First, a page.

Trinity’s rescue plan—
photo: Tod Polson
Trinity’s rescue plan—
photo: Tod Polson
I am not Jerome Morrow.
Somewhere between discussing the new Battlestar Galactica with my brother Jim, getting un-friended on Facebook, and witnessing the wedding of my cousin Isabel, all within a span of 48 hours, I gained a new appreciation for the human race. Or at least that segment of our unique species that doesn’t un-friend me.
When Jim and I were kids in the 70s, he recalled as we drove to our cousin’s wedding in Babylon, New York, the Cylons were chrome robots with side-to-side roving red eyes and a deep-pitched humming that riveted your 12-year-old eyes to the tube, waiting to see what Captain Apollo and Lieutenant Starbuck would do to save themselves and the others. Now, apparently (for I have not watched an episode of the new series, only heard Jim’s reports and logged onto the show’s website), some revamped Cylons look more like Miss California. On top of that, Jim mentioned that at least one expressed her “faith in God” and her “place in God’s plan for humanity.” The show’s Executive Producer went so far as to suggest in a blog that the Cylons represented an Al Qaeda-like group, but if you read their lingo, especially Number Six’s, it sounds more like that of an evangelical Christian.
Now before you get to snarky comments about theistic blonde robots, let me get to my point.
Jim: “So, this episode brought up the whole question about, ‘What does it mean to be human.’”
I considered Jim’s question as I drove past exits to Lindenhurst. My brother and I have discussed faith issues since college, and while we disagree on some key aspects, he is probably one of the more thoughtful and gracious debaters I know.
“Well…” I ask, “do you think faith in God makes us human?”
“I think that it is one thing that can make us more human, yes.”
We agreed on this. Nevertheless, I wanted to go a step further. I wasn’t quite sure if I knew the territory I was entering, but as I said, Jim is gracious.
“Well,” I said, “what we know from the Bible is that God created humans with his image—the imago dei. The image of God. We don’t know whether the angels have this quality—the Bible says that we are made ‘a little lower than the angels’—but it’s unclear whether this means they had the imago dei and more, or something different altogether. What we do know is that humans are alone among creation in having the image of God, at least according to the account in Genesis.”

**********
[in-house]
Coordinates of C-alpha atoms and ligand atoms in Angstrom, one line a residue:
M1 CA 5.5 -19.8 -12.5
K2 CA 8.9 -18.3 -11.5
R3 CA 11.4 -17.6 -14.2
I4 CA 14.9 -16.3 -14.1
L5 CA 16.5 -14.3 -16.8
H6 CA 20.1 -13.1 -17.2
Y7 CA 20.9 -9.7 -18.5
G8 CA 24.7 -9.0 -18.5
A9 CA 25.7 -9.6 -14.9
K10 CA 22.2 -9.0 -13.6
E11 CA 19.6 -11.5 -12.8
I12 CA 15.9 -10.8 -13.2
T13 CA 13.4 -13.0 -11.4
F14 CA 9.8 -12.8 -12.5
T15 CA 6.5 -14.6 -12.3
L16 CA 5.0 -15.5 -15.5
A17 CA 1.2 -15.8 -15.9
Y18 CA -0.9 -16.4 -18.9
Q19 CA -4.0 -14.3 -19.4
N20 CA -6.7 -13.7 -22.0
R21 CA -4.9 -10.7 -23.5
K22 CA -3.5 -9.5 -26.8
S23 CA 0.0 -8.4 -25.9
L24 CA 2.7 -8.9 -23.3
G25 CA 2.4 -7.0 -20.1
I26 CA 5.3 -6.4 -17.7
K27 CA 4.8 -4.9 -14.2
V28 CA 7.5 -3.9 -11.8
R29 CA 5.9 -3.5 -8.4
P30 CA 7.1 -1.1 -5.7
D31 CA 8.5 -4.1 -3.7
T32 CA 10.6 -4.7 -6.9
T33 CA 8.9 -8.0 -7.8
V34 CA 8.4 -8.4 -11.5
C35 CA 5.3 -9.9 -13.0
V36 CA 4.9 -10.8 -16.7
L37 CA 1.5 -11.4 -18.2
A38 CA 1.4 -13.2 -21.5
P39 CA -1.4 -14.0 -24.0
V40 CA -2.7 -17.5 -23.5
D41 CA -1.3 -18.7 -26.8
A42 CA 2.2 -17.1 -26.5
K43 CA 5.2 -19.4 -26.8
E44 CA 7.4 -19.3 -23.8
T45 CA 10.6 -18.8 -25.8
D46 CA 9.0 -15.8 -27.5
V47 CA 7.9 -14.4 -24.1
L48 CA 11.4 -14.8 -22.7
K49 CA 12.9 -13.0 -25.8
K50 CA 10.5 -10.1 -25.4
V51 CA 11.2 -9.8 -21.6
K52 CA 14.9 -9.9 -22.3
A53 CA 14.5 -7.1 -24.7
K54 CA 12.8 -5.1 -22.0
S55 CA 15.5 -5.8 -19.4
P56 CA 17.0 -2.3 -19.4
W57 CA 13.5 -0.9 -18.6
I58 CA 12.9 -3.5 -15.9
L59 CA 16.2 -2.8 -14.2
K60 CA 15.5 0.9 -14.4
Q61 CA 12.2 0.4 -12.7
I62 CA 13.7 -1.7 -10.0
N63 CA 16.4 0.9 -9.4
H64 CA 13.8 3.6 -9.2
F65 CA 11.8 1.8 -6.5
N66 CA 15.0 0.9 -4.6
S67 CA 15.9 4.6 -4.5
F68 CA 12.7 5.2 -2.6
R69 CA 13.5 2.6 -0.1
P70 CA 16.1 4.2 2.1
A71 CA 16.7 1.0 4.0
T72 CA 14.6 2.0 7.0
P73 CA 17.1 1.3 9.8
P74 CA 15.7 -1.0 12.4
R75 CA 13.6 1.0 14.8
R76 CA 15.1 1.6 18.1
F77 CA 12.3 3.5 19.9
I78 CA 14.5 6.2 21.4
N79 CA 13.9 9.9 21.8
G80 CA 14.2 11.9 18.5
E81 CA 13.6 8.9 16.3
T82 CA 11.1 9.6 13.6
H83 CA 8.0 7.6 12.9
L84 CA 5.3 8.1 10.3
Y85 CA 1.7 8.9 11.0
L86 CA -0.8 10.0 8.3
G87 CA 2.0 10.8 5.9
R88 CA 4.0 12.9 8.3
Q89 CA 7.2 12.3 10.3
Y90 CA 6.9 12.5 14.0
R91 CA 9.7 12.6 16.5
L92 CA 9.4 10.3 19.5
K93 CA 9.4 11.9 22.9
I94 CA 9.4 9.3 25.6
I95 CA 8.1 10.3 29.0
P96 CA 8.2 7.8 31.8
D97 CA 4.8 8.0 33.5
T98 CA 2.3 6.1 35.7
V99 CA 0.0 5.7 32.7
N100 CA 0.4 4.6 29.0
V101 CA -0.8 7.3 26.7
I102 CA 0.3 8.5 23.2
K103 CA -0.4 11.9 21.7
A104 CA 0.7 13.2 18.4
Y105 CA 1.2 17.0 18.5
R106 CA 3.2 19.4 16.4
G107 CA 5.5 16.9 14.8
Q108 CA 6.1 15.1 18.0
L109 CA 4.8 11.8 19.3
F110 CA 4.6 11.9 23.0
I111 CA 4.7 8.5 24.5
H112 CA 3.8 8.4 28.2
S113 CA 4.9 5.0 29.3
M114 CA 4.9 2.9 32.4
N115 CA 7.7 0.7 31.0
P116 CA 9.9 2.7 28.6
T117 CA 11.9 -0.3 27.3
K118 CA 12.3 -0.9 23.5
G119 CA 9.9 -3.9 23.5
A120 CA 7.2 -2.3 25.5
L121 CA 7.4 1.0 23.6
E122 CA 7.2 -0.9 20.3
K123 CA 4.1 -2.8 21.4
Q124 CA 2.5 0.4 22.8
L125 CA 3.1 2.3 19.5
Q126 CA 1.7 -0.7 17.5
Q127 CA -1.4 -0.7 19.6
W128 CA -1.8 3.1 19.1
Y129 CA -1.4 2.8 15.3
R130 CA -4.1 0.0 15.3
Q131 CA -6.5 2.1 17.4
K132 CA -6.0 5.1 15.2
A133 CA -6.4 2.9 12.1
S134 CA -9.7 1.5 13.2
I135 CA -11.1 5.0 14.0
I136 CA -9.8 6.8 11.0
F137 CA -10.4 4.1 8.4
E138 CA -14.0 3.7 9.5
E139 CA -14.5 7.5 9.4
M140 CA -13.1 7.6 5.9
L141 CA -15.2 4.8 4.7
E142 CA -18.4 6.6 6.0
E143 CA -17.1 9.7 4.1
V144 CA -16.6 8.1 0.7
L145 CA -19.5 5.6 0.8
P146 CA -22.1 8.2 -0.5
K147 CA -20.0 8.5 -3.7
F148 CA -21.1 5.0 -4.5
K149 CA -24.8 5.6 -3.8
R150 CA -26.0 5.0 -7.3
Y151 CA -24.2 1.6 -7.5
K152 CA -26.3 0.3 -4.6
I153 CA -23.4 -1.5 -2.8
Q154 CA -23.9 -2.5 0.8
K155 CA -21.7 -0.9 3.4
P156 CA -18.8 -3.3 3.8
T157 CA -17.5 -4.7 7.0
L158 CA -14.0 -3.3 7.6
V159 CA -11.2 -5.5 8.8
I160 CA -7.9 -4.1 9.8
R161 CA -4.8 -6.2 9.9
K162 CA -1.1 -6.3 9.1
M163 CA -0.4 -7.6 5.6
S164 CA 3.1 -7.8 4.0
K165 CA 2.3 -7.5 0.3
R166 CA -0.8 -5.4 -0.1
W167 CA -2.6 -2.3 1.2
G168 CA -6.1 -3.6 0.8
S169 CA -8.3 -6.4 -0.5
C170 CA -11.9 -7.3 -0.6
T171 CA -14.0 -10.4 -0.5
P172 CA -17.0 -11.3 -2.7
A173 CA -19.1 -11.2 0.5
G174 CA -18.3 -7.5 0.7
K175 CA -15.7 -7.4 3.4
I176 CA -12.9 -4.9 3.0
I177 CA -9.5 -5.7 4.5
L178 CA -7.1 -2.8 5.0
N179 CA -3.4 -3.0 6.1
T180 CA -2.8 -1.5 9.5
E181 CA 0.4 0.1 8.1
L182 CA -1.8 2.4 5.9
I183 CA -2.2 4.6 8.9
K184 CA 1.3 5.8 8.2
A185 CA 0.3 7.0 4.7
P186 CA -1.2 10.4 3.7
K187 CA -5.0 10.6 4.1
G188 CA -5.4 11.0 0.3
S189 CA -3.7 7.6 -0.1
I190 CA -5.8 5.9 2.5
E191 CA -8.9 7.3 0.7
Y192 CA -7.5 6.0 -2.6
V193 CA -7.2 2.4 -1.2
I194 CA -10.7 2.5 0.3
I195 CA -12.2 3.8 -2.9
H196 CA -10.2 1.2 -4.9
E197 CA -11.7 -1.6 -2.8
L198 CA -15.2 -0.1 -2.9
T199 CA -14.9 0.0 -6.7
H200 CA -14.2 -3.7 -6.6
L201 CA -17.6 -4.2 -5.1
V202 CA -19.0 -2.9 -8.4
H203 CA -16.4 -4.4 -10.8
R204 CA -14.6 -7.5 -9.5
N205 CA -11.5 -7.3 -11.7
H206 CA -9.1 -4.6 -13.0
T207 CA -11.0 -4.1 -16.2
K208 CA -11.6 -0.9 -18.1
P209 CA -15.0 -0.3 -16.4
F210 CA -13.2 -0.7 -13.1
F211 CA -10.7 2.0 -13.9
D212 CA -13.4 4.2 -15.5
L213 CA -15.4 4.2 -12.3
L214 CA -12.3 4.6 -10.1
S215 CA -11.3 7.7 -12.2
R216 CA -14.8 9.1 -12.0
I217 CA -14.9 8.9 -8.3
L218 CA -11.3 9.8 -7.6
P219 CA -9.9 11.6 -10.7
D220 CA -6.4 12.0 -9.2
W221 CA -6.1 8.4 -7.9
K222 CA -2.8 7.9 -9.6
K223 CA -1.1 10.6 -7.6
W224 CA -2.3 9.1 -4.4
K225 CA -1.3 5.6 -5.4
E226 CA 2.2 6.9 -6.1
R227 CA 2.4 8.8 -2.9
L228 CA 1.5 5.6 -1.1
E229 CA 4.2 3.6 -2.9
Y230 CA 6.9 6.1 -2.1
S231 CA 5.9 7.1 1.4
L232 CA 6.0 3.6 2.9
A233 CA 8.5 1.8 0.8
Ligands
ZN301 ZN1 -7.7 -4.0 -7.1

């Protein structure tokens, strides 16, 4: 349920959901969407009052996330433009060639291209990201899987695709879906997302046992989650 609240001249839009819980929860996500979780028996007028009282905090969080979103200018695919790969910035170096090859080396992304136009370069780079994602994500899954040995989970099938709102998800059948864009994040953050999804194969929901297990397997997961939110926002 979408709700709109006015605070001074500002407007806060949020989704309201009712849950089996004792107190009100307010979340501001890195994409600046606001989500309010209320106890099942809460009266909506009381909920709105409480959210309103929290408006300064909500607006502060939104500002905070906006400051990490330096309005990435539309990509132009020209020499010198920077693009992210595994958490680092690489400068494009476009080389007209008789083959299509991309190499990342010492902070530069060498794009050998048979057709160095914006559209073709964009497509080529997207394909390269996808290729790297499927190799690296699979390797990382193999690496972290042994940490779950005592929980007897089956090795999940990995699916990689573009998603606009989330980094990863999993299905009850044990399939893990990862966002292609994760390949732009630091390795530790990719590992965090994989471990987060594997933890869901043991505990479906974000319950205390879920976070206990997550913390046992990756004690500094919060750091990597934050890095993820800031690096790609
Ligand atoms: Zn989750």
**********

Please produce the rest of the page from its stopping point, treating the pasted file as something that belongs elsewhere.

Animals and plants and rocks are beautiful, some are sentient, and some capture our hearts, like Karen’s dog “Bruter” did hers. However, they don’t have eternal souls as some belief systems posit, again, according to the Hebrew Scriptures. This can be a tough issue with some, especially when dealing with children who, when they ask whether their dead pets have gone to Heaven, it is usually best to answer, “Sweetheart, would you like to go out now and buy that Xbox we said you couldn’t have last week for your birthday? No…no, you don’t need to change out of your pajamas.”
I suggested to Jim that it is this imago dei that makes us fully human and makes only us human, and not other species, whether below us in the food chain or above. For while it is conceivable that a robot could obey an unseen Master out of “faith,” trusting that she should do so because the Master is her “Lord,” it is also apparent that pointing to faith—active or inactive—as the key indicator that makes us human (again, Jim suggested only that it was one of many indicators) leaves the comatose patient, the unborn baby, and atheistic recidivist criminal out in the cold. For me to argue that my faith defines me as a human immediately separates me from those groups above and unwittingly gives me rights to treat them as less than human. However, if I make the imago dei the litmus test, then indeed I cannot treat anyone—no matter what state they’re in (unborn, comatose, or terrorist)—as less than human. Each has dignity, and my first responsibility—whatever my ultimate action—must be to decide my interaction with them based first on their status as reflecting God’s image. The reflection may be but a glint from a mirror shard, but it is a reflection nonetheless. The imago dei is nothing that I choose for myself; it is what God chose for me. Whatever violence I do to myself or others must be done with the realization that I do it against this divine image and, therefore, against God.